Open Access Highly Accessed Case report

Neuroendocrine tumors presenting with thyroid gland metastasis: a case series

Emre Sivrikoz1, Nese Colak Ozbey2, Bulent Kaya1*, Yesim Erbil1, Serkan Kaya3, Dilek Yilmazbayhan4, Pinar Firat4 and Yersu Kapran4

Author Affiliations

1 Department of General Surgery, Istanbul University, Istanbul Medical School, Capa-Istanbul 34093, Turkey

2 Department of Internal Medicine, Istanbul University, Istanbul Medical School, Capa-Istanbul 34093, Turkey

3 Department of Thoracic Surgery, Istanbul University, Istanbul Medical School, Capa-Istanbul 34093, Turkey

4 Department of Pathology, Istanbul University, Istanbul Medical School, Capa-Istanbul 34093, Turkey

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Journal of Medical Case Reports 2012, 6:73  doi:10.1186/1752-1947-6-73

Published: 27 February 2012

Abstract

Introduction

Autopsy series have shown that metastasis to the thyroid gland has occurred in up to 24% of patients who have died of cancer. Neuroendocrine tumors may metastasize to thyroid gland.

Case presentations

Case 1 was a 17-year-old Turkish woman who was referred from our Endocrinology Department for a thyroidectomy for treatment of neuroendocrine tumor metastasis. She was treated with a bilateral total thyroidectomy. Histopathological examination results were consistent with a neuroendocrine tumor; neoplastic cells showed strong immunoreactivity to chromogranin A and synaptophysin, but the immunohistochemical profile was inconsistent with medullary thyroid carcinoma in that the tumor was negative for calcitonin, carcinoembryonic antigen, and thyroid transcription factor-1.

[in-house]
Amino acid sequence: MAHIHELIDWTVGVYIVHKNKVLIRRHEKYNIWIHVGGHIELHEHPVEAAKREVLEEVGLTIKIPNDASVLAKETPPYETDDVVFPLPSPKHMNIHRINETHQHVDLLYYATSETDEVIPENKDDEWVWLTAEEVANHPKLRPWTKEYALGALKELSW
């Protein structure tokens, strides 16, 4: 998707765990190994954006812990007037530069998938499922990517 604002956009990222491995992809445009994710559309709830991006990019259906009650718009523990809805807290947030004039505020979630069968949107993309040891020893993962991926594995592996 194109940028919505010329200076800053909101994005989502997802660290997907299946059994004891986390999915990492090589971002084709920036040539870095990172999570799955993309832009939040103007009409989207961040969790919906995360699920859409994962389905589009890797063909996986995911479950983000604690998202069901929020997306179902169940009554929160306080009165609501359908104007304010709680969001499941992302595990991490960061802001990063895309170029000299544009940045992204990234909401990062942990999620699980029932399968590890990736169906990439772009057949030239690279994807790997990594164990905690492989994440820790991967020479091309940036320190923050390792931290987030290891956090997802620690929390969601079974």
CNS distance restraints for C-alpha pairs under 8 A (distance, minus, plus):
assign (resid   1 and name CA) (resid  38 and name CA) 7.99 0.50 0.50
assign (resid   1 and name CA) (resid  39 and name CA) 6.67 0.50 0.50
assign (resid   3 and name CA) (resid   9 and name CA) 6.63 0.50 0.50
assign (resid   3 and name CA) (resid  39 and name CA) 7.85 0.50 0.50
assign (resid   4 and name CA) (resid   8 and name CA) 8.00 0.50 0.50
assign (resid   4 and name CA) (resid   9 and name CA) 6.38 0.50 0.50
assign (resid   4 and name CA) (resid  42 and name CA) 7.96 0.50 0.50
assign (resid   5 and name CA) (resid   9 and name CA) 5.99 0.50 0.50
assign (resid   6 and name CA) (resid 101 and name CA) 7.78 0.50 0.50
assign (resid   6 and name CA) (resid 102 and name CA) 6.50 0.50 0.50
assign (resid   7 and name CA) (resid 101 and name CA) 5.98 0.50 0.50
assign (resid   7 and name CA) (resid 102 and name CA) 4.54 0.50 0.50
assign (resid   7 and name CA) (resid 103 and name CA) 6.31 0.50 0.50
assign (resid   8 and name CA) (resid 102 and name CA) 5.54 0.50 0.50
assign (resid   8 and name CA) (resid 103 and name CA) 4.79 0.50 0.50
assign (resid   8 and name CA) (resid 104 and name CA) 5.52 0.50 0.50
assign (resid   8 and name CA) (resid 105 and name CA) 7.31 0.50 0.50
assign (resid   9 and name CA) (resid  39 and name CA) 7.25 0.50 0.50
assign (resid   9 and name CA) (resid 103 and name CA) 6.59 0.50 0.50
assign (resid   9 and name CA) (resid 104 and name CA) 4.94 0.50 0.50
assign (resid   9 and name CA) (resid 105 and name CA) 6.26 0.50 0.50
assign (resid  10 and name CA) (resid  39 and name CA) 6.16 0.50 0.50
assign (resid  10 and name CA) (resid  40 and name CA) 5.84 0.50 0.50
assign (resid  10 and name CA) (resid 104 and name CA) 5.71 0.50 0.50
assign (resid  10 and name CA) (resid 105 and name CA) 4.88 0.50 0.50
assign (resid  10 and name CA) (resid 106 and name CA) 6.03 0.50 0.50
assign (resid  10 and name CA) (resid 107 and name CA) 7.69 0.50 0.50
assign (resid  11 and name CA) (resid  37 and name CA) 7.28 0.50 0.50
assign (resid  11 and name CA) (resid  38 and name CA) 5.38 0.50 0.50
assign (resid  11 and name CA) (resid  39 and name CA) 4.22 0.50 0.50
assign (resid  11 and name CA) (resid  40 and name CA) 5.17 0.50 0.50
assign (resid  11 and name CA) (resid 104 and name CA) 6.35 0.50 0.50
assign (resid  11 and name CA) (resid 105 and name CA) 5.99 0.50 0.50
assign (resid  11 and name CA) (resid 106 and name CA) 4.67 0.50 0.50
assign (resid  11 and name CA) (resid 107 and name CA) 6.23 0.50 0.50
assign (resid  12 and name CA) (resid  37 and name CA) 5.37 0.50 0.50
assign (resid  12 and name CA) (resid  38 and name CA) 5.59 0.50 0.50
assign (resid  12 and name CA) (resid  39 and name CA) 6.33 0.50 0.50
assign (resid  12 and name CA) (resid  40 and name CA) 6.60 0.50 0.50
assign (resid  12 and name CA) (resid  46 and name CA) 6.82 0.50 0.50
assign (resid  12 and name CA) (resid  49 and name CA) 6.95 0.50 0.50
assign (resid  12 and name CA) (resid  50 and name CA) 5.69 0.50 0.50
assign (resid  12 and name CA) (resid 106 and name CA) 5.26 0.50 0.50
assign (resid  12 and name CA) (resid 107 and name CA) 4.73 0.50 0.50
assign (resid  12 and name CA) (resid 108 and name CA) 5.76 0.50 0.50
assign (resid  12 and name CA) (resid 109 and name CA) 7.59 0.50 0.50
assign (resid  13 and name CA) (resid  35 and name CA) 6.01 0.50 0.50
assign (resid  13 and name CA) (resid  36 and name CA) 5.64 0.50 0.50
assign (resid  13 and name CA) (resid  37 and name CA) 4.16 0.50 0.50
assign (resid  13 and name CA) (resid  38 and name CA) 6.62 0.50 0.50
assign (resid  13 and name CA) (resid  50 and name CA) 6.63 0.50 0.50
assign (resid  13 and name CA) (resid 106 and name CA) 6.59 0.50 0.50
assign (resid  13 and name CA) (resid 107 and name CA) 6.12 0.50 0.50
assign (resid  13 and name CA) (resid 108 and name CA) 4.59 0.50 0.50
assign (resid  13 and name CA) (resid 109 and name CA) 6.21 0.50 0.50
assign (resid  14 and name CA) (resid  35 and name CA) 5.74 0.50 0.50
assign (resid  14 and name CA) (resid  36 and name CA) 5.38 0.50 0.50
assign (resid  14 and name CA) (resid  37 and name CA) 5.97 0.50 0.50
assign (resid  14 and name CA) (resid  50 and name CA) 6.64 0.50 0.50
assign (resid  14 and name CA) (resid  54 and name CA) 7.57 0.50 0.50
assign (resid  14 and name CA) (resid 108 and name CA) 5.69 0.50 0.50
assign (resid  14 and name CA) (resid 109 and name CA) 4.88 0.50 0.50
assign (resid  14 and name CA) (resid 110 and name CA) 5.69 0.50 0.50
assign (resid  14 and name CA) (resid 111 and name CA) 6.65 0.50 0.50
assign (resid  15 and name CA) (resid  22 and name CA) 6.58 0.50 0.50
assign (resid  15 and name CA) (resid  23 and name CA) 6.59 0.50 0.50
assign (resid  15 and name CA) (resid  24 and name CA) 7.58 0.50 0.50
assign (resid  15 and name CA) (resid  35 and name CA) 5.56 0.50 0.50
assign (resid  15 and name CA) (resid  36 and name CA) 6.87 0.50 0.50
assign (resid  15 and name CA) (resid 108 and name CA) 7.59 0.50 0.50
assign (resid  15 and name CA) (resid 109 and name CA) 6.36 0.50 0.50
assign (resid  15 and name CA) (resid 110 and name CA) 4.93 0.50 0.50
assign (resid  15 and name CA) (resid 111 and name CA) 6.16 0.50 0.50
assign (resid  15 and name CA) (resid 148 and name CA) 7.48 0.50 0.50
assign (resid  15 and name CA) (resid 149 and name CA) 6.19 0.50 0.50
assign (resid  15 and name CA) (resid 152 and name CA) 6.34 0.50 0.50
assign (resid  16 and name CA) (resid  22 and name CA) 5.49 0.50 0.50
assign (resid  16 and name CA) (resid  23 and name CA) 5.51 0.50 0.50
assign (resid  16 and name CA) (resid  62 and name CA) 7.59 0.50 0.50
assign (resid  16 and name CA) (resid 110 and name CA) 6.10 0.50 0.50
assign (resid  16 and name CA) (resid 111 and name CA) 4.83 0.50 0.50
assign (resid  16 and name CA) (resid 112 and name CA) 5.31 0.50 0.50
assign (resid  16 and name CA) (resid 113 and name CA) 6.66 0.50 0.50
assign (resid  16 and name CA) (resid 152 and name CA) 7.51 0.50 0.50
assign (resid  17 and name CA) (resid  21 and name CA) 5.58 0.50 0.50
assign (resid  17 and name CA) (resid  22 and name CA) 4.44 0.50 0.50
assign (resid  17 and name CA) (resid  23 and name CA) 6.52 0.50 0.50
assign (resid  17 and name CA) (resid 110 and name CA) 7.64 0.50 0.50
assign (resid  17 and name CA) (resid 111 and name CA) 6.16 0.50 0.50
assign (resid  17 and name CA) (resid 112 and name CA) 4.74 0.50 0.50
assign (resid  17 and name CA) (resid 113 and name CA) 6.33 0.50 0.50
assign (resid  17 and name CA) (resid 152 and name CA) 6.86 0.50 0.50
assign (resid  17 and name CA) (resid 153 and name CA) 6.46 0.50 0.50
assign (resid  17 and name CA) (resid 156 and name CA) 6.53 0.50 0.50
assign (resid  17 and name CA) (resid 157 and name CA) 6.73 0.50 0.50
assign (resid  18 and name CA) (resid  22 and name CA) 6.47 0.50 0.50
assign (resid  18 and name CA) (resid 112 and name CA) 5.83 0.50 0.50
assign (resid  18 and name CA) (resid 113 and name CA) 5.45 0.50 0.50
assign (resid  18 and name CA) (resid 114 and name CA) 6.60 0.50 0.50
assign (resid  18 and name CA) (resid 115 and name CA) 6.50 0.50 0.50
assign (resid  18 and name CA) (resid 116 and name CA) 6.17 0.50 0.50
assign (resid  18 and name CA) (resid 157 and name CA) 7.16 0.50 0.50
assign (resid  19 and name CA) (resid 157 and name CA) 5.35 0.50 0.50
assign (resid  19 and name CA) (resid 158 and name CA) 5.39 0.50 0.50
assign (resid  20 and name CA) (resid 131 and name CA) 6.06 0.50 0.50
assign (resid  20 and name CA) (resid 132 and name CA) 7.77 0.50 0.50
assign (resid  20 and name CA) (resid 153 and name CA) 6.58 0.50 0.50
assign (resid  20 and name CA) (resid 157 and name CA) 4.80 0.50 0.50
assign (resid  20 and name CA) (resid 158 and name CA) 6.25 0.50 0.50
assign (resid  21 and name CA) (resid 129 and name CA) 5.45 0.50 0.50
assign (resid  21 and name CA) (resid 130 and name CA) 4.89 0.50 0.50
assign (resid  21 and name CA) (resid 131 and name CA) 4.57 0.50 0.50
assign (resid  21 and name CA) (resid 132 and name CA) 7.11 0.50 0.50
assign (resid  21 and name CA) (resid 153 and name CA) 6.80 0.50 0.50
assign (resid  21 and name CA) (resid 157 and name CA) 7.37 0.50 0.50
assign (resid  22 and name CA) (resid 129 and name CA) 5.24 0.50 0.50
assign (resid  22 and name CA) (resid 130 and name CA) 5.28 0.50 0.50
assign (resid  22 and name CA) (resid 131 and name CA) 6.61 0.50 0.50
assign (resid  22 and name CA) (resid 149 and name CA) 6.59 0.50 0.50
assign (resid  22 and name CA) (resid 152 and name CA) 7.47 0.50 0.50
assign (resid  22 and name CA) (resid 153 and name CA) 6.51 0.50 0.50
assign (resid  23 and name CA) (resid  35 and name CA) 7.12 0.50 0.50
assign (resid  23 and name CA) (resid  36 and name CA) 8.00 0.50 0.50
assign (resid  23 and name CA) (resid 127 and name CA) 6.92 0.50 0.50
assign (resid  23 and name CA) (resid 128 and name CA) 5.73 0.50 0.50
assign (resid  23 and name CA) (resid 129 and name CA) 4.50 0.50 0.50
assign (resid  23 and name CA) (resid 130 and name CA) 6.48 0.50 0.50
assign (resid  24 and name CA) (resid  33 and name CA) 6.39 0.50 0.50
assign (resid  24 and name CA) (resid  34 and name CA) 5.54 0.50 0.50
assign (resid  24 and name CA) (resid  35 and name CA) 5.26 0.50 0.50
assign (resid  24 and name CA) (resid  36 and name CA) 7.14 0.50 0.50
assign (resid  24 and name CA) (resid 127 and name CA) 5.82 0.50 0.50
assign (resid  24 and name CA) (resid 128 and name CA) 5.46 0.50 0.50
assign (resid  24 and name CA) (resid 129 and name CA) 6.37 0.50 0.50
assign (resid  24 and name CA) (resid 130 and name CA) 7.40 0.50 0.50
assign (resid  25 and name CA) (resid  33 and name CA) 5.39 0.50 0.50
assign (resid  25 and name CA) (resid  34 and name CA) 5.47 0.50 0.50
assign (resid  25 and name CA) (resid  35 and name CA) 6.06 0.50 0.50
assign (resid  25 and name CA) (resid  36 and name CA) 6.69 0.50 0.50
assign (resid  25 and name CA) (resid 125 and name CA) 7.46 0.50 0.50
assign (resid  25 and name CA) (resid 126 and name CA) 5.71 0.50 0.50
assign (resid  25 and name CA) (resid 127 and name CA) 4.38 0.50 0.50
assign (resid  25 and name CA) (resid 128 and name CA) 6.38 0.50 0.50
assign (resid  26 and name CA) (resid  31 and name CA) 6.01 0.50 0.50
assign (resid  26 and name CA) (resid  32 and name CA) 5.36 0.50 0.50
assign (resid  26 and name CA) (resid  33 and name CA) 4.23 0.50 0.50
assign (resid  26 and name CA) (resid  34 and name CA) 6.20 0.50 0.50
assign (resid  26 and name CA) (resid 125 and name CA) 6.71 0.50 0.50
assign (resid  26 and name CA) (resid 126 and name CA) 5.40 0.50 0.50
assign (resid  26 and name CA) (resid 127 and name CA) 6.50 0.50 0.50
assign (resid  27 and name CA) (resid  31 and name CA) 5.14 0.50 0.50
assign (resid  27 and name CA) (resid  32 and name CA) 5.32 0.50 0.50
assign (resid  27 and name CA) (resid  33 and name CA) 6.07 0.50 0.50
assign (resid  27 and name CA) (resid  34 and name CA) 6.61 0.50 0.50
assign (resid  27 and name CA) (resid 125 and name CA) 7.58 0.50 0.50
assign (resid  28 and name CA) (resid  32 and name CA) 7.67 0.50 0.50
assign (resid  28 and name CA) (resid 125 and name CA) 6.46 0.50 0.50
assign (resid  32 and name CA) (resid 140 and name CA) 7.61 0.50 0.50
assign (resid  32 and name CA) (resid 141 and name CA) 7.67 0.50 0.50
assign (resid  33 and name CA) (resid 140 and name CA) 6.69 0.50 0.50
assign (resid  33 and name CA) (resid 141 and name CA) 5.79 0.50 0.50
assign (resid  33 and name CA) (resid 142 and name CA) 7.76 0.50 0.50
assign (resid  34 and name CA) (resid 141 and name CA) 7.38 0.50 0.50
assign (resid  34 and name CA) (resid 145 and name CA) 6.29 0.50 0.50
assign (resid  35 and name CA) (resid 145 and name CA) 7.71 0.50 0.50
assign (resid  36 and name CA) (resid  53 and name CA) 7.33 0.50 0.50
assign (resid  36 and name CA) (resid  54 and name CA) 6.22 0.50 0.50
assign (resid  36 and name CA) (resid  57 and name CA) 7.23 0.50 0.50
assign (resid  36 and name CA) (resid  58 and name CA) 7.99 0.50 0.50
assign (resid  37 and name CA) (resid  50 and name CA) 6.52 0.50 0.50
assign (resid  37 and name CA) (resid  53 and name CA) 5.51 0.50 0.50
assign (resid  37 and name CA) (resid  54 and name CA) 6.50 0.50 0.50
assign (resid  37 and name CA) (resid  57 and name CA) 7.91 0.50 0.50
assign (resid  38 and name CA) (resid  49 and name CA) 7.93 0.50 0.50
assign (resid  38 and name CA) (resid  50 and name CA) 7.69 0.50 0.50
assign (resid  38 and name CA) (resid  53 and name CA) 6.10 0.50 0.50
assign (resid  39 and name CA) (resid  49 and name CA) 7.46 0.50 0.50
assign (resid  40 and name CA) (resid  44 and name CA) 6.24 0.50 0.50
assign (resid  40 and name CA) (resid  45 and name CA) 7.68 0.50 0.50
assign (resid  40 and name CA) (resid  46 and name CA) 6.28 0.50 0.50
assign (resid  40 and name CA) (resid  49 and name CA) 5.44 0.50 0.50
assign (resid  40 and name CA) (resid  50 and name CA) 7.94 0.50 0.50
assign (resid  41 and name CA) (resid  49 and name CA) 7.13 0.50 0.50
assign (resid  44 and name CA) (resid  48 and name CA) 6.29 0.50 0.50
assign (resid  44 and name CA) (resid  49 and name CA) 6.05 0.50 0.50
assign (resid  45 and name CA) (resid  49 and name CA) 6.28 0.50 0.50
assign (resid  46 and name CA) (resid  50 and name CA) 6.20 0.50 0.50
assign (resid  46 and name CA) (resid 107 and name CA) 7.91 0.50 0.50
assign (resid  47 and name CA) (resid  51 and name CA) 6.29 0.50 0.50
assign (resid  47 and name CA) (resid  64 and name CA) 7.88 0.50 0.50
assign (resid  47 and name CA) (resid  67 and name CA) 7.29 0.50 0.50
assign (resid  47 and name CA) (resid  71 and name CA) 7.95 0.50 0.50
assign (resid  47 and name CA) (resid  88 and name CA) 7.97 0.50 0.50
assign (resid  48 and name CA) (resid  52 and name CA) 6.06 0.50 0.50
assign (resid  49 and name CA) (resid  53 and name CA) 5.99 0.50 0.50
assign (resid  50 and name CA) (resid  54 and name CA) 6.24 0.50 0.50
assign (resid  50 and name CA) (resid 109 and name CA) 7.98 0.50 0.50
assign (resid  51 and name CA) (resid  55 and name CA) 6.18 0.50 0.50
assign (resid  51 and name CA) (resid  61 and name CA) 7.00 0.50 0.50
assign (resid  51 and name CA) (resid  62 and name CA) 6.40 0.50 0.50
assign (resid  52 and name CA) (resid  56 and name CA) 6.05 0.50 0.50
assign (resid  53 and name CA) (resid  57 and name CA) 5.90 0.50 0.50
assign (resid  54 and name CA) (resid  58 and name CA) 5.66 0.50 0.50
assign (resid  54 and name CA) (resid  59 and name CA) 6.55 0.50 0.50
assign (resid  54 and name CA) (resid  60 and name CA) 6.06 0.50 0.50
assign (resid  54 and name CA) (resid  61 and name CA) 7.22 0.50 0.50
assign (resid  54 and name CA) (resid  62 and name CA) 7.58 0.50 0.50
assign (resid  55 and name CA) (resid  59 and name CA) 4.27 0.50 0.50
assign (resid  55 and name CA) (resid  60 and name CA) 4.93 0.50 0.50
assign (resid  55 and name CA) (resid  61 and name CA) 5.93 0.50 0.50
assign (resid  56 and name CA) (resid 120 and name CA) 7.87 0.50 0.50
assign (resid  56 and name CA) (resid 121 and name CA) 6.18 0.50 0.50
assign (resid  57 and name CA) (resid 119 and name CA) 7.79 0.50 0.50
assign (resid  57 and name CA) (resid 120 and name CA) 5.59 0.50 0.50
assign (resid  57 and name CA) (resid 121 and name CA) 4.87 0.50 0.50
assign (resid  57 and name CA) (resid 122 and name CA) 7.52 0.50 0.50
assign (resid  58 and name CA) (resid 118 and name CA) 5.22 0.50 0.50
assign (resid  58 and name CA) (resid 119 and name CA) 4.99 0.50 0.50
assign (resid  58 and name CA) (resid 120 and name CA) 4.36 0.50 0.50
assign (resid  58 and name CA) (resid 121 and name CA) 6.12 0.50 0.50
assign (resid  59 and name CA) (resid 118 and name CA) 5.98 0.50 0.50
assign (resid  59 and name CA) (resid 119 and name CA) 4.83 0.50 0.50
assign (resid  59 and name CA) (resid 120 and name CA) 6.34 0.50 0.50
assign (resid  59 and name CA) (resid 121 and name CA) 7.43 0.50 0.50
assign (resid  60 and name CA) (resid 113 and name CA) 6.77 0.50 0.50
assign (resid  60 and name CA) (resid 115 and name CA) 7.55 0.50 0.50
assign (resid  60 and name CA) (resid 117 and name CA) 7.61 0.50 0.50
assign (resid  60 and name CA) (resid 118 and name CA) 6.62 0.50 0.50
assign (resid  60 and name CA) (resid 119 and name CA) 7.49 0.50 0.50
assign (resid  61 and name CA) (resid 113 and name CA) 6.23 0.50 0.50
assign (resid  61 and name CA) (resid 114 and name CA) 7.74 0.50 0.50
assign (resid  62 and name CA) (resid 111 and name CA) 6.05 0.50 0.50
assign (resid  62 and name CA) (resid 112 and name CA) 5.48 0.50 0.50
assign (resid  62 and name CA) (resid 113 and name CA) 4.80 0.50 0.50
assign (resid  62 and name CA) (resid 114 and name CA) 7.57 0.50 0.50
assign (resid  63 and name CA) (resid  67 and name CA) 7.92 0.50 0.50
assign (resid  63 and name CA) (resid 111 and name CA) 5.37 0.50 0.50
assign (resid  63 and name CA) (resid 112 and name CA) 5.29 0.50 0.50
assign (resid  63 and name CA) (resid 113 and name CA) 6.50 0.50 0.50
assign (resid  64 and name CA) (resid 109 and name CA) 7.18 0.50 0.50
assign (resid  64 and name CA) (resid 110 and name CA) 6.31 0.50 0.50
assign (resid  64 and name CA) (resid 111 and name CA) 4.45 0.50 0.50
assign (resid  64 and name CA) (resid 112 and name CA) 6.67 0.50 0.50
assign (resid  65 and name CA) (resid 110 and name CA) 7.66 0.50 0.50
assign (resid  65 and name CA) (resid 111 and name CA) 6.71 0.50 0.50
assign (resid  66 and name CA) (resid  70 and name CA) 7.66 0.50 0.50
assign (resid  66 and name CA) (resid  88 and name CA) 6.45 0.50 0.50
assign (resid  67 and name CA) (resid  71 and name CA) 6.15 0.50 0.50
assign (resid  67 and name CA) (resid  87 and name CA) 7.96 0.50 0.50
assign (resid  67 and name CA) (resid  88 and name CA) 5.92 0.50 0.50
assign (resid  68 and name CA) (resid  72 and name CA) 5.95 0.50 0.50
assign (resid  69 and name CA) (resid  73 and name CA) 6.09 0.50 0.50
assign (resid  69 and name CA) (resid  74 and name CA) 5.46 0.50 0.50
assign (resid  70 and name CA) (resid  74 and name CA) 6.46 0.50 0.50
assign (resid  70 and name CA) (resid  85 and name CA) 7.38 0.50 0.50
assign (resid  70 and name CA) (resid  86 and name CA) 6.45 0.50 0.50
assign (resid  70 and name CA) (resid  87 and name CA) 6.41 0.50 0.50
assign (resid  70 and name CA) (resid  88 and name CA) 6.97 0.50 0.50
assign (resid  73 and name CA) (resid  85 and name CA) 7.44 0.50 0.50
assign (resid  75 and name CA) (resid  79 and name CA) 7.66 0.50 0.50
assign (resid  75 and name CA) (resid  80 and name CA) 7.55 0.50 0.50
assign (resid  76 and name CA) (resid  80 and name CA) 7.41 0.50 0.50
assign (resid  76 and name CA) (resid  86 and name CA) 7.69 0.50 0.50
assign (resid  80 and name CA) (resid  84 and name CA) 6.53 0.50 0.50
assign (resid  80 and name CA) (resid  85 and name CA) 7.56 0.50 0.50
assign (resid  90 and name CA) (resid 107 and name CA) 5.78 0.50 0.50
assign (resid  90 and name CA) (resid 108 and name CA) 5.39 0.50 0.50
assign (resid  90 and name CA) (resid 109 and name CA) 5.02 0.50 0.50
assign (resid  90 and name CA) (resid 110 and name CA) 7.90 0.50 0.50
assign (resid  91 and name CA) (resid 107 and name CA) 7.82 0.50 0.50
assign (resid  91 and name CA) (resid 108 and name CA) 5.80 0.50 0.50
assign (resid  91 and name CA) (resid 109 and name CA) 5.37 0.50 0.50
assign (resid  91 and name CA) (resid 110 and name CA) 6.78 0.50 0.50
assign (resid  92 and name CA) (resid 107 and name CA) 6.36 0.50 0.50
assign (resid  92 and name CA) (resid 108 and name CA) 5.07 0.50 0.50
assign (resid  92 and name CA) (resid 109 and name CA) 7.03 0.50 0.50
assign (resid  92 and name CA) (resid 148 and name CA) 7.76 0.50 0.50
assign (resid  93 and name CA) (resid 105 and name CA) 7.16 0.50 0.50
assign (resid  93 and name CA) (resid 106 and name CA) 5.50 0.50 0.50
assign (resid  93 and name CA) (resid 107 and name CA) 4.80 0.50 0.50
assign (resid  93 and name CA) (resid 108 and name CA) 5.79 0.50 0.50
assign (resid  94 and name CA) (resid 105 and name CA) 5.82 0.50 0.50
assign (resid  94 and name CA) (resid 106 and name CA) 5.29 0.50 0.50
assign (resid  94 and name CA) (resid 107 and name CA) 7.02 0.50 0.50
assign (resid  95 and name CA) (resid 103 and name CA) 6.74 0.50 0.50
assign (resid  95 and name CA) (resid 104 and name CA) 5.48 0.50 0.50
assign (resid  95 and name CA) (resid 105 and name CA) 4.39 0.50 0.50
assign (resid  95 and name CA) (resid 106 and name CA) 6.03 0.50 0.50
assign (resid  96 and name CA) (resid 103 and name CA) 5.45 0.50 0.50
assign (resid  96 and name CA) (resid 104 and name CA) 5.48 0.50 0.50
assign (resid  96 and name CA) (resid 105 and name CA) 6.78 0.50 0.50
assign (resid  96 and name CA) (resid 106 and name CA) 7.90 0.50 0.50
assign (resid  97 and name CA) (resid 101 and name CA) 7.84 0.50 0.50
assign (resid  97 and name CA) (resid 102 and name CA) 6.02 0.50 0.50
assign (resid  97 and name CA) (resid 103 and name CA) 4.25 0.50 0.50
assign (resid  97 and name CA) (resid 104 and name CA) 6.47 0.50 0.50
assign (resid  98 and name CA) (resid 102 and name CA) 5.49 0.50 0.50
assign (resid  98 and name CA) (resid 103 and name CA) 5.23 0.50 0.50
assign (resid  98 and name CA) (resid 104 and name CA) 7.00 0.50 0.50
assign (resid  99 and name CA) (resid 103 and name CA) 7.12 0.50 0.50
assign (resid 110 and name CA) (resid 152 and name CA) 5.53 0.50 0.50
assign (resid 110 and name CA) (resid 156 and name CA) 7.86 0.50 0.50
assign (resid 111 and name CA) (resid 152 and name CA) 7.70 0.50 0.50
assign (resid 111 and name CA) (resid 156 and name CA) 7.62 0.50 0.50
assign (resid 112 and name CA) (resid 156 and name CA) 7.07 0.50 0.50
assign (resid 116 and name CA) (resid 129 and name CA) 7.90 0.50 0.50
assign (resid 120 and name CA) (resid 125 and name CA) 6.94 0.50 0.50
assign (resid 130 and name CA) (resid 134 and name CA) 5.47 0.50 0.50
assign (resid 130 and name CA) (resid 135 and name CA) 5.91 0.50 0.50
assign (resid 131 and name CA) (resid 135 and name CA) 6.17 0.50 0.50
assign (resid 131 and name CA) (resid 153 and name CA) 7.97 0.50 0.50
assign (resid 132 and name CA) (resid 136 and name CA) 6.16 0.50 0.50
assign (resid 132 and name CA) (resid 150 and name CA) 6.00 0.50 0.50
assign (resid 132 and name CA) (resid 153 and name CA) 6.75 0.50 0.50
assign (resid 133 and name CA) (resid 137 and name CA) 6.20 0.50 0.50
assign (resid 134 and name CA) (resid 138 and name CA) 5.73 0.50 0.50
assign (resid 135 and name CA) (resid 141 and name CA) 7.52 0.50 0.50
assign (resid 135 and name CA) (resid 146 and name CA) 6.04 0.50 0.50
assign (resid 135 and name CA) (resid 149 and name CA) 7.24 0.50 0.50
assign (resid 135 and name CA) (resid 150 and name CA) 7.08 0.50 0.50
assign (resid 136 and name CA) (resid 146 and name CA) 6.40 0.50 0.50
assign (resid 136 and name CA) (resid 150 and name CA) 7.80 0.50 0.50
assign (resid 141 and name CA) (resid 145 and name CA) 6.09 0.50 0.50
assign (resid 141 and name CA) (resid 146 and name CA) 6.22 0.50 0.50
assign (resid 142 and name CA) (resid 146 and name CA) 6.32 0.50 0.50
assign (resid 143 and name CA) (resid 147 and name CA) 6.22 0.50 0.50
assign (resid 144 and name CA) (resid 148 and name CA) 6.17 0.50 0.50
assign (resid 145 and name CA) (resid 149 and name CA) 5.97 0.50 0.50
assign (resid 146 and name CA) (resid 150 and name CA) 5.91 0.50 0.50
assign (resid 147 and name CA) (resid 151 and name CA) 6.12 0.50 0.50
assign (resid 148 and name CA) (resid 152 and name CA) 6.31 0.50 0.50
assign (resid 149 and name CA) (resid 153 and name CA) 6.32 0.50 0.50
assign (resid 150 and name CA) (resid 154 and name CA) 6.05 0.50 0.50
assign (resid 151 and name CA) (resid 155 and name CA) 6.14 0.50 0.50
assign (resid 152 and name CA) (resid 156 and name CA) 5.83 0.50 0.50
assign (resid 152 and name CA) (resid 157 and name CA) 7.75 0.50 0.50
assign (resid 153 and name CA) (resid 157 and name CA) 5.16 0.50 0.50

Case 2 was a 54-year-old Turkish woman who presented with a 3-cm nodule on her right thyroid lobe. She had undergone surgery for a right lung mass four years previously. After a right pneumonectomy, thymectomy and lymph node dissection, a typical carcinoid tumor was diagnosed. Under ultrasonographic guidance, fine needle aspiration biopsy of her right thyroid pole nodule was performed and the biopsy was compatible with a neuroendocrine tumor metastasis. She was treated with a bilateral total thyroidectomy. Histopathological examination indicated three nodular lesions, 5 cm and 0.4 cm in diameter in her right lobe and 0.1 cm in diameter in her left lobe. The tumors were consistent with a neuroendocrine phenotype, showing strong immunoreactivity to chromogranin A and synaptophysin.

Conclusion

Thyroid nodules detected during follow-up of neuroendocrine tumor patients should be thoroughly investigated. A fine needle aspiration biopsy of the thyroid confirms the diagnosis in most cases and leads to appropriate management of those patients and may prevent unnecessary treatment approaches.